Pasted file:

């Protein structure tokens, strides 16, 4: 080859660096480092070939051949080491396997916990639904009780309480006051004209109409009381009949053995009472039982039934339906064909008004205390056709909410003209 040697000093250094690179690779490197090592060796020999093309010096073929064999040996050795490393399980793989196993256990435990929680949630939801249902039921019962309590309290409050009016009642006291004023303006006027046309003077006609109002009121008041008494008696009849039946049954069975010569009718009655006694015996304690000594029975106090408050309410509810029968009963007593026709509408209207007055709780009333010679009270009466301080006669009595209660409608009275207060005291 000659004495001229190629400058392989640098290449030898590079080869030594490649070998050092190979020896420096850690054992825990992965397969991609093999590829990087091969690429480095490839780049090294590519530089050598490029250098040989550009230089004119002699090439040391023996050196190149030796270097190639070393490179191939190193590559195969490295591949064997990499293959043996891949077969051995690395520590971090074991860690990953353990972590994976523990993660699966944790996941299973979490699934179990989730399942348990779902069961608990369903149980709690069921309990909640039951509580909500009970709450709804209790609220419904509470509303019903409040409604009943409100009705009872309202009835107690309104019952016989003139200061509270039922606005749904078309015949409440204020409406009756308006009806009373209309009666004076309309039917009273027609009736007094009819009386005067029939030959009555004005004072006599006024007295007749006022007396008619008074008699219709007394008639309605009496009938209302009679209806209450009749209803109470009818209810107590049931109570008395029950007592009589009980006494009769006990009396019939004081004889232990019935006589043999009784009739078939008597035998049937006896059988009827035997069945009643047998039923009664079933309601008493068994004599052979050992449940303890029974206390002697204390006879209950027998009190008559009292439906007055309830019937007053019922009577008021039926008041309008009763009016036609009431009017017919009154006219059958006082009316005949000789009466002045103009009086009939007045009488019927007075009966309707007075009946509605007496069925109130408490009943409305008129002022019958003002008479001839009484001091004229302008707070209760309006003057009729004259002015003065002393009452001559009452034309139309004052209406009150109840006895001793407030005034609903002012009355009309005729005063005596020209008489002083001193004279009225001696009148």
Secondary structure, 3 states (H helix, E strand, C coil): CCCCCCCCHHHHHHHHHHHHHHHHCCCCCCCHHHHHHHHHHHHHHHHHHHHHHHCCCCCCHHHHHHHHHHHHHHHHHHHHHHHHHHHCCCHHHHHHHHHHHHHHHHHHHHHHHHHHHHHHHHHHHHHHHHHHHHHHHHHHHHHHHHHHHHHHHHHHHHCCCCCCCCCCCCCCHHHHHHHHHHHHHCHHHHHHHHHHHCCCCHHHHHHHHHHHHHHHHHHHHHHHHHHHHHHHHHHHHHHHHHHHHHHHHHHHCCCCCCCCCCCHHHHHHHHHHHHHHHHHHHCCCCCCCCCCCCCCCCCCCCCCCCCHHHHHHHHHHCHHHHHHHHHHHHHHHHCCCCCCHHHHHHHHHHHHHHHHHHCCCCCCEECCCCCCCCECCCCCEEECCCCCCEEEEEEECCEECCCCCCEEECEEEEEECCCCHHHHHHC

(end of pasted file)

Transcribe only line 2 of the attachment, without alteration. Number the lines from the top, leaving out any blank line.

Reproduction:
Secondary structure, 3 states (H helix, E strand, C coil): CCCCCCCCHHHHHHHHHHHHHHHHCCCCCCCHHHHHHHHHHHHHHHHHHHHHHHCCCCCCHHHHHHHHHHHHHHHHHHHHHHHHHHHCCCHHHHHHHHHHHHHHHHHHHHHHHHHHHHHHHHHHHHHHHHHHHHHHHHHHHHHHHHHHHHHHHHHHHHCCCCCCCCCCCCCCHHHHHHHHHHHHHCHHHHHHHHHHHCCCCHHHHHHHHHHHHHHHHHHHHHHHHHHHHHHHHHHHHHHHHHHHHHHHHHHHCCCCCCCCCCCHHHHHHHHHHHHHHHHHHHCCCCCCCCCCCCCCCCCCCCCCCCCHHHHHHHHHHCHHHHHHHHHHHHHHHHCCCCCCHHHHHHHHHHHHHHHHHHCCCCCCEECCCCCCCCECCCCCEEECCCCCCEEEEEEECCEECCCCCCEEECEEEEEECCCCHHHHHHC